Gov. Pat Quinn said Tuesday he believes civil unions, agreements legally recognized to give gay and lesbian partners rights and benefits, could be passed into law by the time "Christmas comes around.
"The votes are there, I believe, Quinn said. "In the Senate for sure, and definitely I think we can do it in the House.
He called himself a "strong advocate of civil unions, which would give partners the same rights and responsibilities to adoption, emergency health care decisions and property ownership, among other things, that married couples have.
While he believes there is enough support among Democrats and Republicans for a new General Assembly to pass the measure in 2011, he said he thinks it will be taken up before then, during the fall veto session.
"I think we can pass it this year. I would like to see it voted on earlier, Quinn said.
The comments came at a Daily Herald editorial endorsement interview, where Quinn cited a "need to encourage tolerance in the state.
Quinn said wasn't opposed to legalizing gay marriage in Illinois. He said he wouldn't "stand in the way, if "the voters of Illinois want to have it come to pass.
But polls consistently show that residents are more supportive of civil unions than gay marriages, said state Rep. Greg Harris, a Chicago Democrat and sponsor of legislation that would legalize civil unions in Illinois, beginning in 2011.
That legislation passed out of committee last spring, but has not yet been called for a vote.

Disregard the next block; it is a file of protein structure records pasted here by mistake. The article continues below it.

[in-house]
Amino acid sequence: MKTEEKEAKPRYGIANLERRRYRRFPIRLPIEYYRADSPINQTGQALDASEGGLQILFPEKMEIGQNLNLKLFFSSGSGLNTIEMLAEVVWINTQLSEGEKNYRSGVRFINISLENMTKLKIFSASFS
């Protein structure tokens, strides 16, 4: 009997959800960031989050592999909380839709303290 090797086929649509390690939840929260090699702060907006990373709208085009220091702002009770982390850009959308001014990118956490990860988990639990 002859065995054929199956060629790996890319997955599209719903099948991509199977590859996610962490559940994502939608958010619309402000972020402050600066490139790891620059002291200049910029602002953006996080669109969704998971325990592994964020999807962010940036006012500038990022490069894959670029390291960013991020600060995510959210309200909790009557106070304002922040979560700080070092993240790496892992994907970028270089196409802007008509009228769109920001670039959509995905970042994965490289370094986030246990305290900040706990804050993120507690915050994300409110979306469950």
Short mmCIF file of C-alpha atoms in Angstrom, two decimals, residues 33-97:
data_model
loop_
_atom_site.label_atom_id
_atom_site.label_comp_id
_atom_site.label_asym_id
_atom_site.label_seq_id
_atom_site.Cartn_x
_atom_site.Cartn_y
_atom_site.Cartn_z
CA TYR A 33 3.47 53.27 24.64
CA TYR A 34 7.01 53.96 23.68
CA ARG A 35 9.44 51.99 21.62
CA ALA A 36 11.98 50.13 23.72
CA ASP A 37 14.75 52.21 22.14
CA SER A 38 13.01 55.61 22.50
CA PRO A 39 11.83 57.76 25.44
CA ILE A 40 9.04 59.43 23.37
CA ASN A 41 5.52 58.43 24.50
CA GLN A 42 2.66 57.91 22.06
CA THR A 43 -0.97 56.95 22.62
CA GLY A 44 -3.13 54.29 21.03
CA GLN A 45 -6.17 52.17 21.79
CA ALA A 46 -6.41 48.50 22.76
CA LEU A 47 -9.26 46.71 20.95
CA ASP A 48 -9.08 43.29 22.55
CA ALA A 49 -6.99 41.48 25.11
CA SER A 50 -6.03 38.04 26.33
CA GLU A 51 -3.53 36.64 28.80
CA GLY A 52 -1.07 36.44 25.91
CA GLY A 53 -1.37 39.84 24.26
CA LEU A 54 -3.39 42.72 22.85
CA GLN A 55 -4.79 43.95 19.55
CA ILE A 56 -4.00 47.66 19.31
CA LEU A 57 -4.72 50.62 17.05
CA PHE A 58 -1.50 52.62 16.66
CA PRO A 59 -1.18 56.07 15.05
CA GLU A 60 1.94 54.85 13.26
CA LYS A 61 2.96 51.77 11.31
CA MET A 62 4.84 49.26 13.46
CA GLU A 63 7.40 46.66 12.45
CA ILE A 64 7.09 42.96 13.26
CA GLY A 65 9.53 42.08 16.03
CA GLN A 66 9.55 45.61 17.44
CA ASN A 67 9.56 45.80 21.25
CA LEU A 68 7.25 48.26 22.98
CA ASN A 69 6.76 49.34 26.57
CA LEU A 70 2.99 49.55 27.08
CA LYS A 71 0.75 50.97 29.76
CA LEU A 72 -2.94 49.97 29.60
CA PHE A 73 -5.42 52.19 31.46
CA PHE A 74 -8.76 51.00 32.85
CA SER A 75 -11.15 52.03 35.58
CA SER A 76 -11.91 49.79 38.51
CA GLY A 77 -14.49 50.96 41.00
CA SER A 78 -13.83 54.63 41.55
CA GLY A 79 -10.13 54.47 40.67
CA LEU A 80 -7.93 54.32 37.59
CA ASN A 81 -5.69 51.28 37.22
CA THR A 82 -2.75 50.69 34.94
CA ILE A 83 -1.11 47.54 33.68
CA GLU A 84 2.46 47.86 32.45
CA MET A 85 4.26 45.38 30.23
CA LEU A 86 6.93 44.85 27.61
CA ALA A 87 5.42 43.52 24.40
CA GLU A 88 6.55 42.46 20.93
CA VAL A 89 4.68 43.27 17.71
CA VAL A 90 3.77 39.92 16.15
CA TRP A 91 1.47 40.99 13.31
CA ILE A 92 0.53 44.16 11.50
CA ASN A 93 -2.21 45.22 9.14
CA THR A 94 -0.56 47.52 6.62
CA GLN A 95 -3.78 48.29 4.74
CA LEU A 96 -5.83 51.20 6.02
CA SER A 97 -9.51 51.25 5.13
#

To pass, it would need a simple majority of votes in both chambers.
Harris was hesitant to say whether he believed he had enough votes for the measure in the upcoming veto session, which starts Nov. 16.
"It's a very high profile issue, he said. "It's not in my interest to have show votes to call people out on it. ... This election, it's a difficult environment to run around and ask people how they would vote on something.
Each year since 2007, Harris has filed separate pieces of legislation that would legalize both civil unions and gay marriage.
"Clearly the one the larger number of my colleagues are willing to entertain is a civil union bill, Harris said. "It's fairly reflective of the polling of their districts. People are still coming to terms of marriage as consecrated by their church and the marriage recognized by the government.
Quinn's opponent, state Sen. Bill Brady, opposes both civil unions and gay marriages.
"I believe in traditional marriage. Marriage is a sacred institution between a man and a woman, he wrote in an editorial board questionnaire.
Brady this February introduced a constitutional amendment that would ban gay marriages and civil unions. He has since been removed as a sponsor.
"It became apparent he was not going to have the time to shepherd the legislation, spokeswoman Patti Schuh said.
According to the National Council of State Legislatures, New Jersey is the only state currently to only recognize civil unions. Connecticut, Vermont and New Hampshire each moved to replace civil unions with same-sex marriage within the last year, joining Iowa, Massachusetts, Washington, D.C., and California (though California's is stuck in a court battle).